For the past several weeks, we’ve been trying to make a placenta jewel using some of the leftover encapsulated placenta from Tanner’s birth. Why, you may ask? Three possible explanations come to mind:
1. Why not?
2. Freaking awesomeness
3. Awesome freakishness
As my oldest son said when he saw it, “yeah, that’s totally normal.”
It took several attempts before we got a result we were happy with. First, we used our regular clear casting resin and it turned out extremely bubbly:
Mark also poured some into one of our pendant molds and made a little placenta scrap-goddess:
The dehydrated placenta “sunk” in the resin and concentrated at the bottom (front) of the mold. The bubbles of this initial attempt make it look “fizzy” and opaque rather than clear and jewelly. Mark hadn’t put the first attempt into the vacuum chamber he built (which reduces bubbles) and so the next attempt he did put in the chamber. Additionally, we added some russet pigment to it to see if that would look cool…
Not only did it not look cool, but it bubbled up in an extremely dramatic way that we’ve never seen resin do before and created a very weird mutated effect.
The back of the puffed-up jewels looked a little cool, but not cool enough.
We hypothesized that the weird bubbling must have been a reaction to having organic material in with the resin. We almost gave up, but I did a little research and decided to give jewelry resin a try instead of the casting resin we’d been using. It was expensive for only a small bottle of jewelry resin, but it gave us much better results!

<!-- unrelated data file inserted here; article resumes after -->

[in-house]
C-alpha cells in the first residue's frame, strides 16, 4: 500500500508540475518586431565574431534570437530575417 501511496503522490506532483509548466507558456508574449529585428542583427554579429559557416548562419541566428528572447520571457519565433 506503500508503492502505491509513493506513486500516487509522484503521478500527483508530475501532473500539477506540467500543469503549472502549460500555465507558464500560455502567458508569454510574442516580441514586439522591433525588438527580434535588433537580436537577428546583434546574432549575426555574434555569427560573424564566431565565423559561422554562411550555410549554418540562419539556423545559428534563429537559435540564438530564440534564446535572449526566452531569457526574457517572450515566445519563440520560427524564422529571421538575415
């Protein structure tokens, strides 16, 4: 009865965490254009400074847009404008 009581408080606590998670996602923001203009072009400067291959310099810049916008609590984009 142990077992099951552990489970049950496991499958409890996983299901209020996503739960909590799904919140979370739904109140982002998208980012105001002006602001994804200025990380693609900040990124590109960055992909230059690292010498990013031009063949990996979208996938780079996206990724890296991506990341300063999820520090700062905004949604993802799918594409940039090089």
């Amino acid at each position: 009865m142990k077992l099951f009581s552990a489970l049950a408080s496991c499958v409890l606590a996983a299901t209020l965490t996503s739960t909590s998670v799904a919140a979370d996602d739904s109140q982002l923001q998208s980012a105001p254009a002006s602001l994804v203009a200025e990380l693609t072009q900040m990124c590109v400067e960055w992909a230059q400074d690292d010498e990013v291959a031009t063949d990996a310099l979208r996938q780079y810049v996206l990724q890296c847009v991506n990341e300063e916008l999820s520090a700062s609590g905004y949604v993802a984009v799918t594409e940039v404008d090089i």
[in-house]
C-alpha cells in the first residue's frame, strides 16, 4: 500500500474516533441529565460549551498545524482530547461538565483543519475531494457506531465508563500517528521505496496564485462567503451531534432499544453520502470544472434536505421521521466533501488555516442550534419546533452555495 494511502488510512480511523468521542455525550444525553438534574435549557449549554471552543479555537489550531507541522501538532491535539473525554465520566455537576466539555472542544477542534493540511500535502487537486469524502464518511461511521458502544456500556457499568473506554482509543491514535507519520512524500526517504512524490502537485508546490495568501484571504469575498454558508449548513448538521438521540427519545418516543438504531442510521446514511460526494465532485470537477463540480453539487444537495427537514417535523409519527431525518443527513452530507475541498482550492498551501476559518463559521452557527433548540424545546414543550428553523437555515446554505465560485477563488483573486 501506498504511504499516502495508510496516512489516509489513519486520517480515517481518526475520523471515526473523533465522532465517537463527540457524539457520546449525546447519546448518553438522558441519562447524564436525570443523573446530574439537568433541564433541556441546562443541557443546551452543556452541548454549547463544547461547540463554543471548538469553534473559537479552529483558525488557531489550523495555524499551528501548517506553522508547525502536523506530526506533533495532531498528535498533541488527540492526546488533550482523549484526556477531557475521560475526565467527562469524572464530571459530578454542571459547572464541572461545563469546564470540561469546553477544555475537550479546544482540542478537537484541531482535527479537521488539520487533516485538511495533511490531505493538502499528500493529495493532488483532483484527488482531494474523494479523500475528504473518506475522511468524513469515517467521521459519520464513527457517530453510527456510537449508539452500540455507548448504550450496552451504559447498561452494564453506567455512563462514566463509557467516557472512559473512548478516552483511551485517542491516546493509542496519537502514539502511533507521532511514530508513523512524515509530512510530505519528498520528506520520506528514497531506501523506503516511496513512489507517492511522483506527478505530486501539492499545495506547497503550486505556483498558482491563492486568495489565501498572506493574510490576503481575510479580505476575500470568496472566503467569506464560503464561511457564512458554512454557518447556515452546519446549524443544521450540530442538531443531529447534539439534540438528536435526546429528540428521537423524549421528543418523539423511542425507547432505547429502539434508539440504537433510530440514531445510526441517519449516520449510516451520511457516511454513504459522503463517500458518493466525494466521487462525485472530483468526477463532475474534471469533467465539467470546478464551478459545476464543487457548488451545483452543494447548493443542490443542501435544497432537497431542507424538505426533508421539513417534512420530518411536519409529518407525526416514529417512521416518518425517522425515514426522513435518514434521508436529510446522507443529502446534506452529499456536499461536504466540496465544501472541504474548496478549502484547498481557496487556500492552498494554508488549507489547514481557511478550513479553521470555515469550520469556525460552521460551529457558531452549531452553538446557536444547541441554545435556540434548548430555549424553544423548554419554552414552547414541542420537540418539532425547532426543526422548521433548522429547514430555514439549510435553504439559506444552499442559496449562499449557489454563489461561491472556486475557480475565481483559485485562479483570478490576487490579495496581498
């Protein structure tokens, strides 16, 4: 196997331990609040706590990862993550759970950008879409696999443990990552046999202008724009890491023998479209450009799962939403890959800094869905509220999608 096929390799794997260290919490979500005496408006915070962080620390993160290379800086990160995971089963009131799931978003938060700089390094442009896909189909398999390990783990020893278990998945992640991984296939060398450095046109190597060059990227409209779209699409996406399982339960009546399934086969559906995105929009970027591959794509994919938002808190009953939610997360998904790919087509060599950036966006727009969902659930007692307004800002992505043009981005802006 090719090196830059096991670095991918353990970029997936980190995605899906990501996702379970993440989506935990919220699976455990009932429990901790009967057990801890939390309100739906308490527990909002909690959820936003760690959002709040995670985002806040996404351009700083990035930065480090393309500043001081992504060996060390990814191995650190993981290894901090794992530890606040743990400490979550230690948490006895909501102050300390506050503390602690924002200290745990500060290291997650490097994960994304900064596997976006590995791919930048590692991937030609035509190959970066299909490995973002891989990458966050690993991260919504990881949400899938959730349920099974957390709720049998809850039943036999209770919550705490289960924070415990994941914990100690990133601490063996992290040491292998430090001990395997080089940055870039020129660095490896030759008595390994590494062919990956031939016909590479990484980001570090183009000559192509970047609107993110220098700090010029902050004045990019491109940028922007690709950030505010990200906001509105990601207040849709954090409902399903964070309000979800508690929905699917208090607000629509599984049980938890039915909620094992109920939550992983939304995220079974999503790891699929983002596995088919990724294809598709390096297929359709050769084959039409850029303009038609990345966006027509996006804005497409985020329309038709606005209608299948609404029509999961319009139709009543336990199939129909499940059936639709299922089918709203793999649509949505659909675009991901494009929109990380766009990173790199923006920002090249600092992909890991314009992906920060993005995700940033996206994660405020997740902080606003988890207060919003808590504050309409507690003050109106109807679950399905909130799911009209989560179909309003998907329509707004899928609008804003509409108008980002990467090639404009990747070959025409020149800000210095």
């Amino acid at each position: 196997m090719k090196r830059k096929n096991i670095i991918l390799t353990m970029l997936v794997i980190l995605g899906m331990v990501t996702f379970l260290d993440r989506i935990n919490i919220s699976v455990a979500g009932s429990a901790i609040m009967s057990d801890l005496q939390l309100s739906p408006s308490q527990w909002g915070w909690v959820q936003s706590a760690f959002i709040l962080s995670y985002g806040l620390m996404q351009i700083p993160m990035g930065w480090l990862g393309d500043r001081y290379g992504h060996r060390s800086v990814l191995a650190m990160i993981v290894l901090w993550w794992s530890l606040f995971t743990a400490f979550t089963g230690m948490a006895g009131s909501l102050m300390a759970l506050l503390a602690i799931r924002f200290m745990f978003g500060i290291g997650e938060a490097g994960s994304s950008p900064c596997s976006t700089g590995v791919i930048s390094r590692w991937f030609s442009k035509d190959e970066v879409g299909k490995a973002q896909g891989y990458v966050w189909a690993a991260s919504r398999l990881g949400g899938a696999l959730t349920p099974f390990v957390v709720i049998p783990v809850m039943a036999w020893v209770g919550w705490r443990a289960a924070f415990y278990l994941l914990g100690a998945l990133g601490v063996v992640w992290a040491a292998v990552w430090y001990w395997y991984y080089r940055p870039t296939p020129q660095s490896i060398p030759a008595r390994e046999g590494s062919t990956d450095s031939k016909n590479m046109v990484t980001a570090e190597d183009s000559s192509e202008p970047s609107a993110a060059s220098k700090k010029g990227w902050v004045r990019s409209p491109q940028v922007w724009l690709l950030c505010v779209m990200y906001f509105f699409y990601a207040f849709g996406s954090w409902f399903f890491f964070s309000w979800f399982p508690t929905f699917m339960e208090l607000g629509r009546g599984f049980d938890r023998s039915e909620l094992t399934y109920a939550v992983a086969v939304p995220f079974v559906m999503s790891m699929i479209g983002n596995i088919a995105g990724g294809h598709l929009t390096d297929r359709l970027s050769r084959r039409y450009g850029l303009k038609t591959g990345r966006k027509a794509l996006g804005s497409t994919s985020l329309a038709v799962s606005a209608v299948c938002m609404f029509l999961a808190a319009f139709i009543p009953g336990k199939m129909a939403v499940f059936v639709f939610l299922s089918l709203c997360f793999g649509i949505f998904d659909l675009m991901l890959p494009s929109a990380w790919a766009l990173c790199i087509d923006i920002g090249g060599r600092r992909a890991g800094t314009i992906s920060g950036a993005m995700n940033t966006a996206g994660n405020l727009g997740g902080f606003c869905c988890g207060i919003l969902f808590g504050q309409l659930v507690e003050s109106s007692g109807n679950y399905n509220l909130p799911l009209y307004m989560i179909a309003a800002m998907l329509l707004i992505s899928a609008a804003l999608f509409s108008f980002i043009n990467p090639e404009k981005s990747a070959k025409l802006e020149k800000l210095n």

There are still some fine bubbles, but it is much clearer and better looking. The scrap goddess turned out better too:
Finally, we had a placenta jewel good enough to set!
Returning to the question of why do this, I come back to a quote I use at mother blessings:
The memory of [my child’s] birth has become a talisman that I hold in my heart as I journey deeper and deeper into motherhood. For these moments come again in every mother’s life—the times when we are asked to walk straight into our pain and fear, and in doing so, open up to a love that is greater than anything we ever could have imagined: all life’s beauty and wonder, as well as all the ways that things can break and go wrong…Again and again, motherhood demands that we break through our limitations, that we split our hearts open to make room for something that may be more than we thought we could bear. In that sense, the labor with which we give birth is simply a rehearsal for something we mothers must do over and over: turn ourselves inside out, and then let go…
Birth art and birth jewelry can be a tangible “talisman” of our birth journeys. We can draw upon past moments of strength for inspiration and encouragement and affirmation during current struggles. During the day, I am fond of carrying around the birth goddess sculpture that I held during my labor with Tanner and I usually set her by the bed at night. She reminds me of what I am capable of. A placenta jewel pendant offers the same affirmation and connection.
You know how it is said there is no medal for giving birth?
*We’re not really planning to market these for sale, but are willing to consider special requests for friends or friends of friends. Due to the multi-step casting process involving multiple days of work, a pendant like this would be $45. 🙂
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I recently lost my baby boy at 6months pregnant. I really want to make a necklace with the placenta but will be crushed if I mess it up. Do you have any suggestions?
I’m so sorry to hear about your baby boy. 😦 For a “jewel” like I made for this pendant, an extremely tiny amount of the placenta powder is required–less than one half capsule. So, if you have more than that, you can do some experiments without worrying about messing it up/losing it all.